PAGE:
Chief Resilience Officer in Tulsa Helping City Face Down Natural and Political Disasters

DeVon Douglass spoke with Laura Bliss about how she plans to help make the city more resilient, especially for those most at risk.

1 minute read

August 30, 2017, 1:00 PM PDT

By Casey Brazeal @northandclark

Tulsa Arkansas River

Meagan / Flickr

When Laura Bliss asked Devon Douglass how she planned to make Tulsa more resilient, Douglass starts by talking about students and schools: "We’ve had the lowest teacher salary and more cuts to public education than any state in the union since 2008. Across the state, we’re cutting programs, moving to four-day school weeks, taking away stuff these babies need." To face these challenges, Douglass talks about strategies to engage whole families at schools by making them the sites of services to train adult members of the family.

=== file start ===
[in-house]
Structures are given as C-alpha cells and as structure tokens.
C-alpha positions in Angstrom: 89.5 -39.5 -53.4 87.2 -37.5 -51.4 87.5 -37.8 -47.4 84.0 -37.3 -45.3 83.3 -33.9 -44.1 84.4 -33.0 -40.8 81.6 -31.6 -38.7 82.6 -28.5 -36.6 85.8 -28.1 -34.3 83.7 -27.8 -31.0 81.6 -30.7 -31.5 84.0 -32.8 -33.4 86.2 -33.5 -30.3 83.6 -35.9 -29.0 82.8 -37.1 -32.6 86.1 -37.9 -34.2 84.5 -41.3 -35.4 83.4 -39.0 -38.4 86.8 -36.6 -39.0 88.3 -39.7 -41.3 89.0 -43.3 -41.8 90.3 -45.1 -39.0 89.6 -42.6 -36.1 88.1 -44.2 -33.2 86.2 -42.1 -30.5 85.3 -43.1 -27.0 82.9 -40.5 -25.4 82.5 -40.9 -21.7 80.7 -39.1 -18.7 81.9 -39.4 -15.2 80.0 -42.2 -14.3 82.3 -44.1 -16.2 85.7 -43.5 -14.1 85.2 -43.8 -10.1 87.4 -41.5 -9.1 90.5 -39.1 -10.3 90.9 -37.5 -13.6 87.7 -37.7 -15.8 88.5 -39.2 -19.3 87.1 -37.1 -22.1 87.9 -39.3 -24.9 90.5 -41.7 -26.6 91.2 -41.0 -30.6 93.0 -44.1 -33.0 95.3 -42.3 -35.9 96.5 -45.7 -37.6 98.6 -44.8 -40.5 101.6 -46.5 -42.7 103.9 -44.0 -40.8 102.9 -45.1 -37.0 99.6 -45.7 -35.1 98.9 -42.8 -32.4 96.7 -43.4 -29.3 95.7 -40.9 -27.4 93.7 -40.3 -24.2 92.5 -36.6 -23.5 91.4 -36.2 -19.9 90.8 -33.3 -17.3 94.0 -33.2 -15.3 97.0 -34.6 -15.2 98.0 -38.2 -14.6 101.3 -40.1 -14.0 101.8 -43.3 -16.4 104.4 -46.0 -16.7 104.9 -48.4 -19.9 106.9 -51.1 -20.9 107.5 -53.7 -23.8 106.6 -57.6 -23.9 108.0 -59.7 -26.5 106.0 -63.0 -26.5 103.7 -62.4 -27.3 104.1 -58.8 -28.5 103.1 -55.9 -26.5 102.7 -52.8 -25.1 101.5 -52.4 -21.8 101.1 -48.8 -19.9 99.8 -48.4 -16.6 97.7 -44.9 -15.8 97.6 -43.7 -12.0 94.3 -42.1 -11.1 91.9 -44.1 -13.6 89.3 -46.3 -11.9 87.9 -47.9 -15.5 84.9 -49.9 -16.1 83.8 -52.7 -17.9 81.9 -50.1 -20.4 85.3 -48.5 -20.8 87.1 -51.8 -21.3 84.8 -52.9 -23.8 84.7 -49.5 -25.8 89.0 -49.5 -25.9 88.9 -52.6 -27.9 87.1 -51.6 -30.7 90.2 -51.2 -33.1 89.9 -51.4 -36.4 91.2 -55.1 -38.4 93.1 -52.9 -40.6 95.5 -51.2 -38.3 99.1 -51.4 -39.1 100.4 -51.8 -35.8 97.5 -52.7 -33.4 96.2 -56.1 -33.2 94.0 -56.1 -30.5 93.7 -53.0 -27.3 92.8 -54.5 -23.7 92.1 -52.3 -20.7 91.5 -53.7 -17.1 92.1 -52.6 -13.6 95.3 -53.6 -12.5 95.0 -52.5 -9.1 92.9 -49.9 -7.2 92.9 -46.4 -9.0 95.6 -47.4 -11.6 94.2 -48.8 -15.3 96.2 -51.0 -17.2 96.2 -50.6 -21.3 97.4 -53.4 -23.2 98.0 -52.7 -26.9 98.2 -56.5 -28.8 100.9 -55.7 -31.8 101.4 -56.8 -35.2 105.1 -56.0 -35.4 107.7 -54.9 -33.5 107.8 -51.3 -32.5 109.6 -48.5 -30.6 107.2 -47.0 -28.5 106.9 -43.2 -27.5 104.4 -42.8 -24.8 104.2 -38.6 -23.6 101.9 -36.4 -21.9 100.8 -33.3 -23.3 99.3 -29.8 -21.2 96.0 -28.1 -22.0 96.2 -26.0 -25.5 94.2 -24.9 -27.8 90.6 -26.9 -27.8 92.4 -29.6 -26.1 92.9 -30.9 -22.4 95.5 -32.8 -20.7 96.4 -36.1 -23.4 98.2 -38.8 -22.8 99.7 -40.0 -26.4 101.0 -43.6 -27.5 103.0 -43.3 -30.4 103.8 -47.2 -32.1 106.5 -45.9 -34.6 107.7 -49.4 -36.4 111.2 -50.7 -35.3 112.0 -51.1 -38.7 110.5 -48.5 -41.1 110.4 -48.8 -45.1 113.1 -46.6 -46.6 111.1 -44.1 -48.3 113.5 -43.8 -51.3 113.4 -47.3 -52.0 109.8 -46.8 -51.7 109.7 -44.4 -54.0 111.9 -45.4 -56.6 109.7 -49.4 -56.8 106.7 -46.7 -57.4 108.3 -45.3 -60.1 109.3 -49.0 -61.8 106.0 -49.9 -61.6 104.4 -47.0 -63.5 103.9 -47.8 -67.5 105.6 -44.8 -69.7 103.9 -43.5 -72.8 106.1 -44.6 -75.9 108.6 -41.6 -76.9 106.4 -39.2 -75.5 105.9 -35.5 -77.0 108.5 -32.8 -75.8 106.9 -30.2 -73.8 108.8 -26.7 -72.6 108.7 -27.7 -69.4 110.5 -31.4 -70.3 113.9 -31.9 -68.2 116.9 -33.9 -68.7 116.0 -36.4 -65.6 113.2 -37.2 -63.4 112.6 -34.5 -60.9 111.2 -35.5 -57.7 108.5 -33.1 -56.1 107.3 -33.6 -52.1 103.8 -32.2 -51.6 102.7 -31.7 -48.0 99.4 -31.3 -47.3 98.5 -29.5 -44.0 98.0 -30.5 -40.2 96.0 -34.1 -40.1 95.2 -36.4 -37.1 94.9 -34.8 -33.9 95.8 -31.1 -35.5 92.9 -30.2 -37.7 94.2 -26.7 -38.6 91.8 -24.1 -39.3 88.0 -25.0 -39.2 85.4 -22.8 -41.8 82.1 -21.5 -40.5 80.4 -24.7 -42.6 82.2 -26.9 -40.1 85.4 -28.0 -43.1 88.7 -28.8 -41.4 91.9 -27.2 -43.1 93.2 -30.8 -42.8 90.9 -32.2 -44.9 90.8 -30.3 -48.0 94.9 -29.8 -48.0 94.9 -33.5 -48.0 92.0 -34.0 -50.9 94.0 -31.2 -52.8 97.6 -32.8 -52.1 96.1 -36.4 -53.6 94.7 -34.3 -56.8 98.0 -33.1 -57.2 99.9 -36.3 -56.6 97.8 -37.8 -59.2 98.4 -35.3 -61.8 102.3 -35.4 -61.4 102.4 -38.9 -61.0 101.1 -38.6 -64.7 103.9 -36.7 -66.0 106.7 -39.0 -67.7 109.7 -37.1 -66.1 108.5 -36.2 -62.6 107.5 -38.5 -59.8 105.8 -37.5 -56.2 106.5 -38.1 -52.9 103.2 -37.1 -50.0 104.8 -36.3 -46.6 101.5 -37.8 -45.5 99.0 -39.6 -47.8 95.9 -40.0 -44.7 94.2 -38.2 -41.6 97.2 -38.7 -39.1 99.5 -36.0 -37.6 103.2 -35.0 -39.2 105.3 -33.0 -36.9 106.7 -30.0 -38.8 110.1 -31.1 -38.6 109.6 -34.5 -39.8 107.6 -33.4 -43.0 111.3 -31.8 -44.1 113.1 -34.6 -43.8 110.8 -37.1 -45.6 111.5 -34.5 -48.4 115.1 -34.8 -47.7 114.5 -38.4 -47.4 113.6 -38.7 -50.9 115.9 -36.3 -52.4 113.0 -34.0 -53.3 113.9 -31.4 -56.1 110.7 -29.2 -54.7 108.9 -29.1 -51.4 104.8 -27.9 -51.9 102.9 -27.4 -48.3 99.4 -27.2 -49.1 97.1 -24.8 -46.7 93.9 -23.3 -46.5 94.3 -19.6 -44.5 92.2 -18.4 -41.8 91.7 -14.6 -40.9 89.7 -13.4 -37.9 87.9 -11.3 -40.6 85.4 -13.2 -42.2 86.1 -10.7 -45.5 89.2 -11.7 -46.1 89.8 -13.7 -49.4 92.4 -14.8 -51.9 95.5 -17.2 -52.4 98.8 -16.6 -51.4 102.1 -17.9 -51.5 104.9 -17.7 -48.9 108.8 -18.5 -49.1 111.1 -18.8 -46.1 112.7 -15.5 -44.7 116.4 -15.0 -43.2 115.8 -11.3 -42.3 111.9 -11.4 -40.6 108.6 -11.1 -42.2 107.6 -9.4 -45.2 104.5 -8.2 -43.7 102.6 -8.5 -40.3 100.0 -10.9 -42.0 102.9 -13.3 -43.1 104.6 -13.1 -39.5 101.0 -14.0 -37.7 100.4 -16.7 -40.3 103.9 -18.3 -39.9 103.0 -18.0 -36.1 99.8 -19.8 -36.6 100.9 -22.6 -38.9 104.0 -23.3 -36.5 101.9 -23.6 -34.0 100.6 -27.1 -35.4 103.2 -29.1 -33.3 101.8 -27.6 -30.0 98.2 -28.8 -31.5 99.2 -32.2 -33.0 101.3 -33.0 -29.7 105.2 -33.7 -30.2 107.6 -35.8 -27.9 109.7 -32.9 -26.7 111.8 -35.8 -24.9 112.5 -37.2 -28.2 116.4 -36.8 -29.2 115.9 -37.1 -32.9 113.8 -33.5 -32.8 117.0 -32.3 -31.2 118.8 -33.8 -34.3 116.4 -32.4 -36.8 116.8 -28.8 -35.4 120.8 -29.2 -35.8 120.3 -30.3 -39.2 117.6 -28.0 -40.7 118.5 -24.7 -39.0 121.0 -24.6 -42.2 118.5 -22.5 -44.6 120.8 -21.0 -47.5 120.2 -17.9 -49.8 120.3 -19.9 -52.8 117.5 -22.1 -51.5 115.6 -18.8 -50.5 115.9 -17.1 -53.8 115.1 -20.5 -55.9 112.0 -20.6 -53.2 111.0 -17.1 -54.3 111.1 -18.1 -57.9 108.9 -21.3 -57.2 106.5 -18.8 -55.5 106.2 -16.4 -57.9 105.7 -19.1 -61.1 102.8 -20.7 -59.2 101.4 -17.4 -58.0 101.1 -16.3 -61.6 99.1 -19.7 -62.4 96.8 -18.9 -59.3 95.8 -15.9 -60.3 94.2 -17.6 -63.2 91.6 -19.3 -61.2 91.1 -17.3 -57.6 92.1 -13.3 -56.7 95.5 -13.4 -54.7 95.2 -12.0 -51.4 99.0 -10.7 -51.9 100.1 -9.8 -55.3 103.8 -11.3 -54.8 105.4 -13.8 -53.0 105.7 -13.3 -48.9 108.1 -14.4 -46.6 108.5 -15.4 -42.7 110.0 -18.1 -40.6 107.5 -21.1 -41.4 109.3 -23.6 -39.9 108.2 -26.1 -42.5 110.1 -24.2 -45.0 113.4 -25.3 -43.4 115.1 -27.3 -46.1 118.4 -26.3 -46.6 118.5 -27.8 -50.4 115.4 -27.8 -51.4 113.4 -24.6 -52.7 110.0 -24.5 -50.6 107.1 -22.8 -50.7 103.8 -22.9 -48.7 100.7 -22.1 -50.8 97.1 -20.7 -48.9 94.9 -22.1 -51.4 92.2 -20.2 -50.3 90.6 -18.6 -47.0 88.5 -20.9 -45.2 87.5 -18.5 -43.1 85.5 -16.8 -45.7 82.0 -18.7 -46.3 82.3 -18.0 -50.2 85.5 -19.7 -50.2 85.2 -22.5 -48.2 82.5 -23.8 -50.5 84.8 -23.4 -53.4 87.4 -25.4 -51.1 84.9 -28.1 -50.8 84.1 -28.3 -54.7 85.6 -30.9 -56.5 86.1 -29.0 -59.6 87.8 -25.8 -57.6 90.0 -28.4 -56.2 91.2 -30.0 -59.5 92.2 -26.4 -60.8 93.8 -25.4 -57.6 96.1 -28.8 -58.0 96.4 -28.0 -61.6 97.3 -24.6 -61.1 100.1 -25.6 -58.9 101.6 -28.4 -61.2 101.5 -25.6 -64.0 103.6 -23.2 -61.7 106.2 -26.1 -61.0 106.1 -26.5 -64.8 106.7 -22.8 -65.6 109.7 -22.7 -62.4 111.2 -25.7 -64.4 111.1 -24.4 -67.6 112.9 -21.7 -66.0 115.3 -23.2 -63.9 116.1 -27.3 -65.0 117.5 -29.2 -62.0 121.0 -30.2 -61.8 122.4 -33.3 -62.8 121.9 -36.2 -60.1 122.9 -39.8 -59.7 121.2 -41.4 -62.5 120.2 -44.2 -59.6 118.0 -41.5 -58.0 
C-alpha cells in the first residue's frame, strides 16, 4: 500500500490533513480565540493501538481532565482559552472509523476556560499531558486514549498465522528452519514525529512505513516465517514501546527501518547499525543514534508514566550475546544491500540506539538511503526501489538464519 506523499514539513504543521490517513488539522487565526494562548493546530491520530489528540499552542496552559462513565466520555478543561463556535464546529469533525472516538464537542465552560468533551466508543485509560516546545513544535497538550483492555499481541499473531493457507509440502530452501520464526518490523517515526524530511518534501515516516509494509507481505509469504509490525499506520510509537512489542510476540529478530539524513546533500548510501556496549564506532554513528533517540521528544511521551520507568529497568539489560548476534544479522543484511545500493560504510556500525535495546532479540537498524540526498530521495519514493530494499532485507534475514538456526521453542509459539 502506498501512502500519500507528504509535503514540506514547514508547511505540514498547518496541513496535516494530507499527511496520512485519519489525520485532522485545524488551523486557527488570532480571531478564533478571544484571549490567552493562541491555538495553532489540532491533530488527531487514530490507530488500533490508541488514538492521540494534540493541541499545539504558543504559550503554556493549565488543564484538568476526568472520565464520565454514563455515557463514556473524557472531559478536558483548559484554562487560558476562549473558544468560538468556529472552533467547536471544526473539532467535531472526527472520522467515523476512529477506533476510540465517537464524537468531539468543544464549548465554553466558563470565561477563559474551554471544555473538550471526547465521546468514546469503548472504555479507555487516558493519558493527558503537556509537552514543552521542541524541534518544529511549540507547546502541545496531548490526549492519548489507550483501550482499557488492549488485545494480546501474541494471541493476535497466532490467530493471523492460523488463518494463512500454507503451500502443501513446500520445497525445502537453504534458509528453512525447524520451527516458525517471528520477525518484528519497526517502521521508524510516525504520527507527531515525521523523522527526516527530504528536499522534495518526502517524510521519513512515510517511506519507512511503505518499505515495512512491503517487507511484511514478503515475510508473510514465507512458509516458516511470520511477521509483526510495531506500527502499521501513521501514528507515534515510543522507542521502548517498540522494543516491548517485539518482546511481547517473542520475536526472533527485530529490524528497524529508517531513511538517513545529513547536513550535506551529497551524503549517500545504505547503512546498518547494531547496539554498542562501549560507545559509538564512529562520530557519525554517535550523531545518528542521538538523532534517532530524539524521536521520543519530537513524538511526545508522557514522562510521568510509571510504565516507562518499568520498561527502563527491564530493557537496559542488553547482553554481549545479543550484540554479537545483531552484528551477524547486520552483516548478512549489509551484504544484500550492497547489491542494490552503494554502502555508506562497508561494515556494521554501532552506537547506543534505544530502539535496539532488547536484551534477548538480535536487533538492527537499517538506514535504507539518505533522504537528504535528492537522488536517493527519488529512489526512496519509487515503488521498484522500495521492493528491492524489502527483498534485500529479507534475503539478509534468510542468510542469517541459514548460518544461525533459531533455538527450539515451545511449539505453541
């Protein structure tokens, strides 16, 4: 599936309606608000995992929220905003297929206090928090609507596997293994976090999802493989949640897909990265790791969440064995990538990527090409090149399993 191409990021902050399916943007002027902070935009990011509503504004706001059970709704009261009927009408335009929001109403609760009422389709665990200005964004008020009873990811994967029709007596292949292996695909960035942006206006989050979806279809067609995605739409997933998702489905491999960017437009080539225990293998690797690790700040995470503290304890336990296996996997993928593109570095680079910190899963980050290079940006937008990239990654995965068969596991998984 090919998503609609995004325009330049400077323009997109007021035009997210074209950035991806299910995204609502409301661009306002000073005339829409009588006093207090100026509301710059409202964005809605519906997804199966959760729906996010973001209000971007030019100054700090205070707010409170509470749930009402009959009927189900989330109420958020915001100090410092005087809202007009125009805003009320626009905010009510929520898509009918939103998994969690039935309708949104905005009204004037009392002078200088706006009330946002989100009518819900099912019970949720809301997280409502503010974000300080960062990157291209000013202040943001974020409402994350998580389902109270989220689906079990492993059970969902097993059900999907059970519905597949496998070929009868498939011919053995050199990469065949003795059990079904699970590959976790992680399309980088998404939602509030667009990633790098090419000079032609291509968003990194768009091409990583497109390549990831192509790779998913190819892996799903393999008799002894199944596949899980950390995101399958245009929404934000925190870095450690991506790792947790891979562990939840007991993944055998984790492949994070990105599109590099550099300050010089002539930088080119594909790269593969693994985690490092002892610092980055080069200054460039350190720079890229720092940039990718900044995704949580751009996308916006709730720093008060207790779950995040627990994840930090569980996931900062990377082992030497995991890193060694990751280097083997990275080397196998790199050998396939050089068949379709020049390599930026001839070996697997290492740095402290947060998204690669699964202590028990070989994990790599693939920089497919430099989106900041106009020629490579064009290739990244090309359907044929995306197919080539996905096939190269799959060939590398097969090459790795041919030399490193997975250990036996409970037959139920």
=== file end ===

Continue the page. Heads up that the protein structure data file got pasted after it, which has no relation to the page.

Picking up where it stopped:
Douglass also talks about the way city government deals with political differences and how she squares her progressive politics and goals with Tulsa's Republican mayor's views, "When you have a mayor who has hired people of all different racial and economic backgrounds, folks who are and aren’t from Tulsa, and who brought in the last Democratic mayor as his chief of economic development—it allows people to see what politics could be like."

Douglass sees her role as someone who can give voice to those who might not otherwise be heard. "It’s part of my job is to amplify their voices and find out what they have to say, figure out strategies to help them, regardless of party, gender, and race," Douglass tells Bliss.

Tuesday, August 15, 2017 in CityLab

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